BETSY JONES MCDONALD never runs out of inspiration for her large-scale paintings. Conveniently residing on the marsh of Daniel Island, she’s reinvigorated each day by the view from her windows. Jones McDonald translates what she sees into immersive murals and centerpiece-worthy paintings on canvas that are 3-by-4-foot and larger.
Take, for example, a client’s dining room in historic Downtown Charleston. Wrapping around its four walls is a 360-degree mural that transports viewers into a peaceful, current-swept marsh. Trees drip with Spanish moss while birds wade through a waterway that wraps gently around the room’s fireplace.
Jones McDonald has made a name for herself as the go-to artist for Lowcountry scenes. Her iconic pieces are even exported to other states; she is happy to ship directly to buyers.
Although she specializes in Lowcountry life, Jones McDonald’s perpetual muse is the region’s marshes.
“You can look at the same spot and never see the same thing twice,” she says, explaining that the changing tides, seasons and times of day produce different shapes, reflections and colors. “I find it fascinating that the same subject can change so much.”
Her love affair with the marshes began almost accidentally. A formally trained, lifelong artist, Jones McDonald was raised in Georgia and moved to Murrells Inlet, South Carolina, as an adult, where she says she got a lot of requests for marsh scenes. The rest is history.
“I fell in love with them,” she says. “I have a fascination with color and reflections—how light interacts with water. I can explore all of that through the marsh.”
She captures Lowcountry beauty in all of its vibrancy with a wet-on-wet or alla prima painting technique. Creating a work of art from start to finish before the paint dries imbues the canvas with a kind of urgency that translates naturally into energy and movement. Armed with a bare minimum of colors, Jones McDonald mixes her paints into the dynamic palette exhibited in the marsh.
Before she goes into the studio, though, the process actually begins on location. “I go up and down the coastline by boat, from Myrtle Beach to Hilton Head, winding through the marshes,” she says. “I try to find the most remote areas to capture the best nature scenes.” She snaps photos as source material to bring back to the studio.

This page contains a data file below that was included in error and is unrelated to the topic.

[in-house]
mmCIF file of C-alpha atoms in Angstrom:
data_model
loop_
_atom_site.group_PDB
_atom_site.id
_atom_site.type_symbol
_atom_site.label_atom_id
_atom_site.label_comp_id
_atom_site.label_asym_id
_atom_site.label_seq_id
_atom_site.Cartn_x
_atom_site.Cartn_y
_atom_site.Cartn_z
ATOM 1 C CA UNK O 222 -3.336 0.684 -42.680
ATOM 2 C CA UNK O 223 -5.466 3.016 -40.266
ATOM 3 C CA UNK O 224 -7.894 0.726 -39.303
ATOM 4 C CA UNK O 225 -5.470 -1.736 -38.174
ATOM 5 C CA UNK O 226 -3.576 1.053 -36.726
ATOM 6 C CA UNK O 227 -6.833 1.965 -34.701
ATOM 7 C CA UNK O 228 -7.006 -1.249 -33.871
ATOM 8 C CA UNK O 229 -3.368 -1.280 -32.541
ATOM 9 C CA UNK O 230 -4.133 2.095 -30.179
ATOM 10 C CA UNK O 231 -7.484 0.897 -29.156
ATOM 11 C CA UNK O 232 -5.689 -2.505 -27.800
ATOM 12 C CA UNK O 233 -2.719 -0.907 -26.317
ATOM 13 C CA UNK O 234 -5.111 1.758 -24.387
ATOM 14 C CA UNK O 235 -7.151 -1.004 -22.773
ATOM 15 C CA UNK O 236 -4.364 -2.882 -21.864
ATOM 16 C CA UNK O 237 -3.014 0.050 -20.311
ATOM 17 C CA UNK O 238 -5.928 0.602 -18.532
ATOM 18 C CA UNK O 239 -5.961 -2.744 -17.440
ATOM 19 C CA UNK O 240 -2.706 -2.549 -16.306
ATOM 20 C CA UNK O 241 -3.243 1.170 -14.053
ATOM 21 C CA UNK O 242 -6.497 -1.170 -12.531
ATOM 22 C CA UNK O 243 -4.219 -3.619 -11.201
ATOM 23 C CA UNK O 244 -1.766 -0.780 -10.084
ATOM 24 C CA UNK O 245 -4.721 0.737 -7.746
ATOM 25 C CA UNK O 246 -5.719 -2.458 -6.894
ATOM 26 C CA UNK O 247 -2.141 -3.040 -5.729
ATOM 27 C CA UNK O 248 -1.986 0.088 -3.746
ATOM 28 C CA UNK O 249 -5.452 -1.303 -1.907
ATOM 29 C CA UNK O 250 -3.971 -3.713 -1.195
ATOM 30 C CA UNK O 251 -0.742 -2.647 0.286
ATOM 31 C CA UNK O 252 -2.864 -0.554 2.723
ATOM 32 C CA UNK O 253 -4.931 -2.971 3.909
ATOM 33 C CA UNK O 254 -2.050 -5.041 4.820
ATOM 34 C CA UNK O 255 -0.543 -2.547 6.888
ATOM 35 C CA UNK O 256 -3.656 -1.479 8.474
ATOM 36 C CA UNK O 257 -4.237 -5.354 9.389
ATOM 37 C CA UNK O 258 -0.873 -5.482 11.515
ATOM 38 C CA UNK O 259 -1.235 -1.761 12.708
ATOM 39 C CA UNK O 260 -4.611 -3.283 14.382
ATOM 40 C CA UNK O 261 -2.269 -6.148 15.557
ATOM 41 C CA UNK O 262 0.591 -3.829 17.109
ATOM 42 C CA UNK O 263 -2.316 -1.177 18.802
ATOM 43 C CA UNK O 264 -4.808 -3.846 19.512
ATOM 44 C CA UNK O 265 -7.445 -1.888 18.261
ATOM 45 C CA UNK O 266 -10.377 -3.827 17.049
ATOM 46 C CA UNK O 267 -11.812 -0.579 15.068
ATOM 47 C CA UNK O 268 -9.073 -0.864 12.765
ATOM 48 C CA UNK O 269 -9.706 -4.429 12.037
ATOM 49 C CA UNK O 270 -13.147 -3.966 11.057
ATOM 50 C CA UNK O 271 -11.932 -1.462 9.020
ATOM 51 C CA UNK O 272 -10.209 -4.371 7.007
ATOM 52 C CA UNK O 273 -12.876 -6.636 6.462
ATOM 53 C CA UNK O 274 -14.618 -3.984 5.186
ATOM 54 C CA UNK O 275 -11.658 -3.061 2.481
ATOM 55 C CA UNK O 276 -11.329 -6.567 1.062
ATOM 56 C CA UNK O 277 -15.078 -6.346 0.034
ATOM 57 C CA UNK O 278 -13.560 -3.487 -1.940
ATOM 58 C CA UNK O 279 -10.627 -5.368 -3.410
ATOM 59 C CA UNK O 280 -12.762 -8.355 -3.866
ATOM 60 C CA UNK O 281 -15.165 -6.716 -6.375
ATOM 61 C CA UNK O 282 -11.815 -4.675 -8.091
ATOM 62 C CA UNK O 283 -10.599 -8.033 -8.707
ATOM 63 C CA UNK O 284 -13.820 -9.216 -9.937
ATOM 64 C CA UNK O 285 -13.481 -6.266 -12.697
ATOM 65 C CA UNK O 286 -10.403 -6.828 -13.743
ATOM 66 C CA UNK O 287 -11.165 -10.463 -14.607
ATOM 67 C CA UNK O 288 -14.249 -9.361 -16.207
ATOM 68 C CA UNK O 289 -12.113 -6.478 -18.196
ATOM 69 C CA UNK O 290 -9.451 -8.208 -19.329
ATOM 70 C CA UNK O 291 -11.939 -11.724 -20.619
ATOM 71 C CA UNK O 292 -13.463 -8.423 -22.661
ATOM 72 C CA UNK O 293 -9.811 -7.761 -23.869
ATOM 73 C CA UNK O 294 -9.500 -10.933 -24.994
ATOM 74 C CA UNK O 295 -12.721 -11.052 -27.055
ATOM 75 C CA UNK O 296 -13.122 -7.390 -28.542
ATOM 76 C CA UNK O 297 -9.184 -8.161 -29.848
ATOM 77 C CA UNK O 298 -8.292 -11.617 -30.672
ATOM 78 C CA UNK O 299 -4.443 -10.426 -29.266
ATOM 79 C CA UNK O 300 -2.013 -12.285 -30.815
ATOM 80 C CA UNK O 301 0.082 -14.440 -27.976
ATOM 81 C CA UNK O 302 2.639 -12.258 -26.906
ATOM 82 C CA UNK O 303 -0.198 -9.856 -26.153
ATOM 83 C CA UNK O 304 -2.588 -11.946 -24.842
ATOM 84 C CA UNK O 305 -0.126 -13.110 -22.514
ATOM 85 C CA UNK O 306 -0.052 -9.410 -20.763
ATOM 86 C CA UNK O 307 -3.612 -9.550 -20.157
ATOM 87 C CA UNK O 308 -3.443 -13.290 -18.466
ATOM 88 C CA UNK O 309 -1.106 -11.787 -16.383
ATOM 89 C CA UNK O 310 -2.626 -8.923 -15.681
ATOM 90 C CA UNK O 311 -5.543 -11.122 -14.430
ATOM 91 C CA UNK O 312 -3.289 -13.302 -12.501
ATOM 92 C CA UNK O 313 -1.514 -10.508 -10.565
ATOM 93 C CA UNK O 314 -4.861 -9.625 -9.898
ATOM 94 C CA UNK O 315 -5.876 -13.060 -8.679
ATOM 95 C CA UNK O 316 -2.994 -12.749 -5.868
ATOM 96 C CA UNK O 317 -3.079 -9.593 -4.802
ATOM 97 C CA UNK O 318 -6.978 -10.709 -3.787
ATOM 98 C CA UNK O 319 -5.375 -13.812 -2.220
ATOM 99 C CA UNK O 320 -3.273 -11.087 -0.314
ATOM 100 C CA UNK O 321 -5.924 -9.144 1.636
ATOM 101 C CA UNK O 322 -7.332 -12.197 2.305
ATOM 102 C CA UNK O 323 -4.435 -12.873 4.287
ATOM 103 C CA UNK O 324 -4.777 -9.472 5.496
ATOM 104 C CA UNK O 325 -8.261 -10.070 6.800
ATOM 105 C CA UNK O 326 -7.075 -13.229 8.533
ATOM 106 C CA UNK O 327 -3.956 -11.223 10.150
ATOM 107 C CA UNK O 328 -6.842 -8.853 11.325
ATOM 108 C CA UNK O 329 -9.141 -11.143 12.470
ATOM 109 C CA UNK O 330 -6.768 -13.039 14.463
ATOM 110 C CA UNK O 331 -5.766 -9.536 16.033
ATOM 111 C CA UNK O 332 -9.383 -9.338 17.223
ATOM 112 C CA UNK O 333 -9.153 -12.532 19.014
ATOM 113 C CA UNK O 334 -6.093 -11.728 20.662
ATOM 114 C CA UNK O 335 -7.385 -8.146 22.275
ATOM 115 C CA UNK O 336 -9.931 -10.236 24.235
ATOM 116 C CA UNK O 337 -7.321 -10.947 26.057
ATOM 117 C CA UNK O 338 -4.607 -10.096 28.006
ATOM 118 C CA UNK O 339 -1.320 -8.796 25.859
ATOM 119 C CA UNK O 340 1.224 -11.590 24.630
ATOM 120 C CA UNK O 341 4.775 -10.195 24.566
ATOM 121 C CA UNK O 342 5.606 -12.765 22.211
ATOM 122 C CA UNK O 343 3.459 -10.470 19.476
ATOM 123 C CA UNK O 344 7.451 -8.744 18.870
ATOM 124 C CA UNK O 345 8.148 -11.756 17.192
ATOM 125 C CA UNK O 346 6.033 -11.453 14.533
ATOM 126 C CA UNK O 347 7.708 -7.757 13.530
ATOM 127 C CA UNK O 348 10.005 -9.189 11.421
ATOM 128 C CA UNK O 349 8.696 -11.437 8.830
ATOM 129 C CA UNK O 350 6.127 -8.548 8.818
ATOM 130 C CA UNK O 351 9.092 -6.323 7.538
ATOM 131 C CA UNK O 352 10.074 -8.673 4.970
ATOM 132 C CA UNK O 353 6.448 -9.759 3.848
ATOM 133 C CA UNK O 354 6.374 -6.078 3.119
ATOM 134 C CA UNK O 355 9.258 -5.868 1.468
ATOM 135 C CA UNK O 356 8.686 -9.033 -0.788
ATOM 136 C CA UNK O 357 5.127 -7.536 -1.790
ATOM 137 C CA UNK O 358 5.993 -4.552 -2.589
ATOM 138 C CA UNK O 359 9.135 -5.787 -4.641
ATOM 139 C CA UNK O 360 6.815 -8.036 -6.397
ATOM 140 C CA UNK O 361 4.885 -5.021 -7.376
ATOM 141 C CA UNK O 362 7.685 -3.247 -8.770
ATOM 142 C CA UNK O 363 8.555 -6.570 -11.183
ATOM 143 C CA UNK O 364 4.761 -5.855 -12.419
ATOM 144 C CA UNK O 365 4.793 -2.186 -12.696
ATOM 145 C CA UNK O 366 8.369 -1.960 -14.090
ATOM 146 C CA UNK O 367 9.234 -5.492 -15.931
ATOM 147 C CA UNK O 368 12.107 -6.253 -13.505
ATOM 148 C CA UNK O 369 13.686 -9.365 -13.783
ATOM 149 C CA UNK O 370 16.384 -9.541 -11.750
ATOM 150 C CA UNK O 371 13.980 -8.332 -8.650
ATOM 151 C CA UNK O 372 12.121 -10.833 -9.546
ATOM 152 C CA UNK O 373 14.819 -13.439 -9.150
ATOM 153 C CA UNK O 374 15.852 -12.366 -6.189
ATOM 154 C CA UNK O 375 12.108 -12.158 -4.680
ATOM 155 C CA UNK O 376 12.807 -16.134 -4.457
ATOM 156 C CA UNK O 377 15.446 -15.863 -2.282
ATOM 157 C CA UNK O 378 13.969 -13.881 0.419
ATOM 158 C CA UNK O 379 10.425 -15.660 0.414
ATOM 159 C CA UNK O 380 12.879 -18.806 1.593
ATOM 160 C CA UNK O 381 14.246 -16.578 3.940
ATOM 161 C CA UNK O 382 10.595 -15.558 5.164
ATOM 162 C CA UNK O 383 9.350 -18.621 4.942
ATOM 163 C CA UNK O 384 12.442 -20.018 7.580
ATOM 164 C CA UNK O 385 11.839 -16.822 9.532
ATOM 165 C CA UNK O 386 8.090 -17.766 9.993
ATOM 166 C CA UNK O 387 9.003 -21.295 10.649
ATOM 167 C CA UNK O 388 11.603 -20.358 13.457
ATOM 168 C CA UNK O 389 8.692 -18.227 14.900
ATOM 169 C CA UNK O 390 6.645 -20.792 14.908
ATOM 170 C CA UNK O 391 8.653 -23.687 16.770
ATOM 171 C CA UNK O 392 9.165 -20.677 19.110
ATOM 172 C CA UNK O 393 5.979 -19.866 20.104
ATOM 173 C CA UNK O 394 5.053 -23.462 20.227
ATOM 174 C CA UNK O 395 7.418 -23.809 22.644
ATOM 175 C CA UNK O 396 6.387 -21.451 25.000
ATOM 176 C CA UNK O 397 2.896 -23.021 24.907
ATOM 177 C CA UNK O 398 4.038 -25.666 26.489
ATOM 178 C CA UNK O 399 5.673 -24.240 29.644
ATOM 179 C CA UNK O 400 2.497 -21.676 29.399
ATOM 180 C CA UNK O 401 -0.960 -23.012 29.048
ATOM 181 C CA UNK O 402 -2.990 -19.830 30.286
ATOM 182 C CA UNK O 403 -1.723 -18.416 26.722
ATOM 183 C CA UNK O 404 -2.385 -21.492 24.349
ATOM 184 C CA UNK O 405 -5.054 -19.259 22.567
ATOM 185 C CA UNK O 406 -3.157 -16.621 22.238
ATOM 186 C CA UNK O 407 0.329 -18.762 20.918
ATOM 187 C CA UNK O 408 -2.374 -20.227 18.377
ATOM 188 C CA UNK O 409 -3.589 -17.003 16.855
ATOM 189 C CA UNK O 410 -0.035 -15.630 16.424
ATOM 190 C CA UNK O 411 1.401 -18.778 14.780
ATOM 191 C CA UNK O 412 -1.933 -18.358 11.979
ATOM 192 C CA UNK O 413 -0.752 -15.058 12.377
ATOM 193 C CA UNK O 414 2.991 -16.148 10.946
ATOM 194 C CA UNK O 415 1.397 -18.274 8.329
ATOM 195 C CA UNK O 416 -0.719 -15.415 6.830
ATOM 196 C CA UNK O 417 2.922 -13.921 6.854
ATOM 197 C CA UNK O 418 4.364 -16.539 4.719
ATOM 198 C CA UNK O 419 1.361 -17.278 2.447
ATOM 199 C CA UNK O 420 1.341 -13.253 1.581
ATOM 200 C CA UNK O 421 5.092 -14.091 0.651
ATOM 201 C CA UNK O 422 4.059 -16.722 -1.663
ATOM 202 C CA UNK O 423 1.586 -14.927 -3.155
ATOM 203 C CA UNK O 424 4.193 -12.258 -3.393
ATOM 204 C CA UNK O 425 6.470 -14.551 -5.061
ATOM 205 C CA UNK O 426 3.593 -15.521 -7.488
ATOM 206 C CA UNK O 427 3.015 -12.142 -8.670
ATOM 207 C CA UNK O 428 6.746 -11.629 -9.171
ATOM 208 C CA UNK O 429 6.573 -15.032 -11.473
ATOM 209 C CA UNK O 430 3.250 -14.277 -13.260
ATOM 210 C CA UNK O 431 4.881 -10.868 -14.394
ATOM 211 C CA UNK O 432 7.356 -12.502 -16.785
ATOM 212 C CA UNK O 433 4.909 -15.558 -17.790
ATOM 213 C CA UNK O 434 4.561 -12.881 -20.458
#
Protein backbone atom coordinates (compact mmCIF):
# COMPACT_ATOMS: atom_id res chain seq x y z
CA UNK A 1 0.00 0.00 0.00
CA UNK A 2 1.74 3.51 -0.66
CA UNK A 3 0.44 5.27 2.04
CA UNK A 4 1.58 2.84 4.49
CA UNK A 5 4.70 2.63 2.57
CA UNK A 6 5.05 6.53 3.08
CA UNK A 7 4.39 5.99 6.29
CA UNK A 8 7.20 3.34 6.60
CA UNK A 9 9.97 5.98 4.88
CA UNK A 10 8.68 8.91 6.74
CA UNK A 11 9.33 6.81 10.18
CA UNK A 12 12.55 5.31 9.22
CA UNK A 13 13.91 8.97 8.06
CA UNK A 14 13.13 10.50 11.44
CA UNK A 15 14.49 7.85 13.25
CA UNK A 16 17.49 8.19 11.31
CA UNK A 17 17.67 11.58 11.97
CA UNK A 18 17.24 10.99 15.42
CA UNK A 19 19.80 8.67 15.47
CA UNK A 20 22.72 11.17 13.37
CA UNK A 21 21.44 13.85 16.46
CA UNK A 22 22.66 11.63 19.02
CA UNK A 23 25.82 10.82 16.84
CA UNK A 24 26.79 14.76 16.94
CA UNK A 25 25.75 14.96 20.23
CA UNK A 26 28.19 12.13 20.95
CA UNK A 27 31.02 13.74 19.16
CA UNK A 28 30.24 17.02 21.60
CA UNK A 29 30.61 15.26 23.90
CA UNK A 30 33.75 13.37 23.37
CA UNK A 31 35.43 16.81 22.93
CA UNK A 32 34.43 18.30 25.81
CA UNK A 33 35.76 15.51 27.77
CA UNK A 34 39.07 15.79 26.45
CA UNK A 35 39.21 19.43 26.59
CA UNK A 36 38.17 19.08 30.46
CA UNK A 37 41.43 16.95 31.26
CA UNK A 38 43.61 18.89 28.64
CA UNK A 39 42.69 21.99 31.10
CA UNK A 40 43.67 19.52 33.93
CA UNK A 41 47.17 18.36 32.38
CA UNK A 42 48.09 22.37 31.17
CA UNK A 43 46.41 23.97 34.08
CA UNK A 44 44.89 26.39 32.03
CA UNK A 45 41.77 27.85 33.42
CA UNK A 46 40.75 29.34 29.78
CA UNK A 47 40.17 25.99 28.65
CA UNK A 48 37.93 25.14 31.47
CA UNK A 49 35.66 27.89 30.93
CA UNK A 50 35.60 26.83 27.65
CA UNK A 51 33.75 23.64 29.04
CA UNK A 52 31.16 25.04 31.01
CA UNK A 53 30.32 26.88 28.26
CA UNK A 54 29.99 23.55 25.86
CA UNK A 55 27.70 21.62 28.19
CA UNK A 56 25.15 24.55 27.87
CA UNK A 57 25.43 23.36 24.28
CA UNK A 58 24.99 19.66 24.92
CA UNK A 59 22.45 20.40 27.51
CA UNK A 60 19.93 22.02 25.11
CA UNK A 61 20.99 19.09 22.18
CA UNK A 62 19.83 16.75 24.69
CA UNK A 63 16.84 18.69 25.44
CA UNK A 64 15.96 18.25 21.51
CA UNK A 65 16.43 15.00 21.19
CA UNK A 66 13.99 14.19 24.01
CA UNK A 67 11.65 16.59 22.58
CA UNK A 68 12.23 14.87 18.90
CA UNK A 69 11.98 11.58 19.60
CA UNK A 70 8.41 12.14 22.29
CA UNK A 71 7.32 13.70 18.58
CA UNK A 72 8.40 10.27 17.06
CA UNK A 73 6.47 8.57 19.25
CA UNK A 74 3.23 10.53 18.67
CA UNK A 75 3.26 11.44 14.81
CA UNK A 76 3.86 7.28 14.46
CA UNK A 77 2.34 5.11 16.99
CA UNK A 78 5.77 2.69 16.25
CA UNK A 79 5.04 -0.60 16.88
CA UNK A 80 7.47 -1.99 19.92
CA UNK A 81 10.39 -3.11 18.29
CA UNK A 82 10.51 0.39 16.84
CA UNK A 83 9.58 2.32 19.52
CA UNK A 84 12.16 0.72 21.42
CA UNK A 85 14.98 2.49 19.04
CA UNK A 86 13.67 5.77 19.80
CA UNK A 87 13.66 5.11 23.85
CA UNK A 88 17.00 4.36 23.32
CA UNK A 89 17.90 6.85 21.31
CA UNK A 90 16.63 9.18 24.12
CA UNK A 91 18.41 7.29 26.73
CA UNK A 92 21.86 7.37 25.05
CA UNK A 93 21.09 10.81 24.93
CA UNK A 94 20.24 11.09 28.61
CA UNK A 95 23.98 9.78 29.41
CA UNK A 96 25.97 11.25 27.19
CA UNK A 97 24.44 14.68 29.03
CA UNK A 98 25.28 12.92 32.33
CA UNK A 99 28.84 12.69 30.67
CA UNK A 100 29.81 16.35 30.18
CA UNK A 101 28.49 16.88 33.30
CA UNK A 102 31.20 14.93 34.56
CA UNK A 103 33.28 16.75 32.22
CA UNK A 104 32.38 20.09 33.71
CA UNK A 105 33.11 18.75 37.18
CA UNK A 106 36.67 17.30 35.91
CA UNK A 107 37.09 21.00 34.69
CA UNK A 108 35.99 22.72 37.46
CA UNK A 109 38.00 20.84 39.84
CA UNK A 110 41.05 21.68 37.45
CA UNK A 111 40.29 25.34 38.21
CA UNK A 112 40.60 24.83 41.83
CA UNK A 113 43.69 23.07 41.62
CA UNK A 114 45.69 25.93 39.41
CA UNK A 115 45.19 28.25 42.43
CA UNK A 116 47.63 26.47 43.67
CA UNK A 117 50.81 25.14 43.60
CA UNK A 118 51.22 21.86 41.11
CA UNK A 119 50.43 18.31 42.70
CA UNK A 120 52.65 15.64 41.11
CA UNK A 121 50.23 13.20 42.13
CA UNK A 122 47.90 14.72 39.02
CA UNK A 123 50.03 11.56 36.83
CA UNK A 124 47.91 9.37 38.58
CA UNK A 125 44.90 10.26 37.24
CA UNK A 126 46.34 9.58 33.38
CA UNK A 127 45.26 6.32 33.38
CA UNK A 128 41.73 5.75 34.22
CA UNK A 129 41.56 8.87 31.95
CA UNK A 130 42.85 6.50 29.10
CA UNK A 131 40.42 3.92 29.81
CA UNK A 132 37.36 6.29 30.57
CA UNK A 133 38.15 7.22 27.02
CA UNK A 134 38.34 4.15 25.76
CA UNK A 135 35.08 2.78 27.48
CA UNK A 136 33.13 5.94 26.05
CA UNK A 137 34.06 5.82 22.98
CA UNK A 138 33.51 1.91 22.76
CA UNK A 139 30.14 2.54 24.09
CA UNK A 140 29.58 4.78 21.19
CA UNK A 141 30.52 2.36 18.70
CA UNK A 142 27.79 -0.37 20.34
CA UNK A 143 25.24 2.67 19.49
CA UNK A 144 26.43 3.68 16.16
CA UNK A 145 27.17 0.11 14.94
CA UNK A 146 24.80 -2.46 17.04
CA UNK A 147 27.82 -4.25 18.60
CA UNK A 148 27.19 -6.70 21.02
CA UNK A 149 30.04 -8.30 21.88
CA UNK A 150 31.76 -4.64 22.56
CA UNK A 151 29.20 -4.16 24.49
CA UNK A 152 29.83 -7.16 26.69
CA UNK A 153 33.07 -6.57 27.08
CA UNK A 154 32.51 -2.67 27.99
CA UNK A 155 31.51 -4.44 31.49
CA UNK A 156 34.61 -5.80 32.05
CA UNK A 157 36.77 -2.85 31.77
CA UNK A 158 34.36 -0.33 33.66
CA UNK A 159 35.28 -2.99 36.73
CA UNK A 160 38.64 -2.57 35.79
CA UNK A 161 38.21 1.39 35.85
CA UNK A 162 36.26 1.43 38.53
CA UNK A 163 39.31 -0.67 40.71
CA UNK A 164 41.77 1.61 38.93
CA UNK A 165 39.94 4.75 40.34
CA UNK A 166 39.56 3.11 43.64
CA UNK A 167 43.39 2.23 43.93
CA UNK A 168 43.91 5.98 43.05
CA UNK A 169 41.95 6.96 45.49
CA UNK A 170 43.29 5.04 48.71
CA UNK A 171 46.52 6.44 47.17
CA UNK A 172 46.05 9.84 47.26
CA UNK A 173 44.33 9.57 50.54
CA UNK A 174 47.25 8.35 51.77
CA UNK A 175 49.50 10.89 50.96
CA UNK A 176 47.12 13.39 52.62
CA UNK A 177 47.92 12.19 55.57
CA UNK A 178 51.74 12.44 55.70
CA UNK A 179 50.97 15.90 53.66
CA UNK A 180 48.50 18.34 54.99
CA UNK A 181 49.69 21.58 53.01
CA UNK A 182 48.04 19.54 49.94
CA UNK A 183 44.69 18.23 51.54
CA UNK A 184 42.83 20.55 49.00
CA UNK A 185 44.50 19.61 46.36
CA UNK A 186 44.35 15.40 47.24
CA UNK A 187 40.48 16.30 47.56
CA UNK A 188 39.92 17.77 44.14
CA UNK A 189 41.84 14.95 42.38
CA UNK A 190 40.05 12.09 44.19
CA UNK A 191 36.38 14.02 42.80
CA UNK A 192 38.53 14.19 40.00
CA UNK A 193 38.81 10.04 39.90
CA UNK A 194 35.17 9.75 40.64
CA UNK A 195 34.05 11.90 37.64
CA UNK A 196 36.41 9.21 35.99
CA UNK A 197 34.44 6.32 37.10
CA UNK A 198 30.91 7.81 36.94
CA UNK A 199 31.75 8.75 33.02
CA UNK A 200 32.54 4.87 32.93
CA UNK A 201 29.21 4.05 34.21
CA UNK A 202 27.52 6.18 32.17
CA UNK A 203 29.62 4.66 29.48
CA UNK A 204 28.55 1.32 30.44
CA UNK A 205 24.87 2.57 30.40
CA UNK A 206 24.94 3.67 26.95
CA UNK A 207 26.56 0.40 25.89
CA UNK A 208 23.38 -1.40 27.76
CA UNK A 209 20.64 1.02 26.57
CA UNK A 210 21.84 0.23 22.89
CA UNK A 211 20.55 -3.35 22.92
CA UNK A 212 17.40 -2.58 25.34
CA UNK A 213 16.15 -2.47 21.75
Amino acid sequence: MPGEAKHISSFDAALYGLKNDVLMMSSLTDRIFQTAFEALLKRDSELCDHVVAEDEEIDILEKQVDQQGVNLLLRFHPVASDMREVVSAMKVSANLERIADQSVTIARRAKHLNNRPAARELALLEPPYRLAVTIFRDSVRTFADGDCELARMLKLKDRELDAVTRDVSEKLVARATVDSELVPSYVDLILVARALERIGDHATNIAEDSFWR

It’s amazing Jones McDonald finds the time, given that she’s in the studio from sunup to sundown at least five days per week. “When I’m trying to enjoy fishing with my husband on weekends, I’m thinking about all of the scenes I want to paint. I can’t help myself,” she says with a laugh. It’s safe to call her dedication an obsession at this point.
Her passion has paid off. “A lot of people are shopping online, looking to brighten their space while they’re spending so much time at home,” she says. She also accepts commission requests to re-create a homeowner’s favorite scene.
Clients can shop conveniently from her website, which is updated regularly with new pieces—or for those who would rather peruse in person, her work is viewable at her studio and in several area galleries, including Perspective Gallery in Mount Pleasant and Brookgreen Gardens in Murrells Inlet.
Jones McDonald says she loves her work not only because of her passion for painting or the beauty of marshes themselves, but for what her artwork means to the people who collect it.
“They’re buying for a new home, an anniversary gift or when they’re redecorating. I get included in special events, and I meet the nicest people,” she says. “Plus, my work is hung in people’s homes. It will become a piece that they’ll pass down for generations. I love being part of those moments in people’s lives.” *
Alaena Hostetter is a content strategist, editor and journalist who writes about art, design, culture, music, entertainment and food. She can be reached via her website alaenahostetter.com.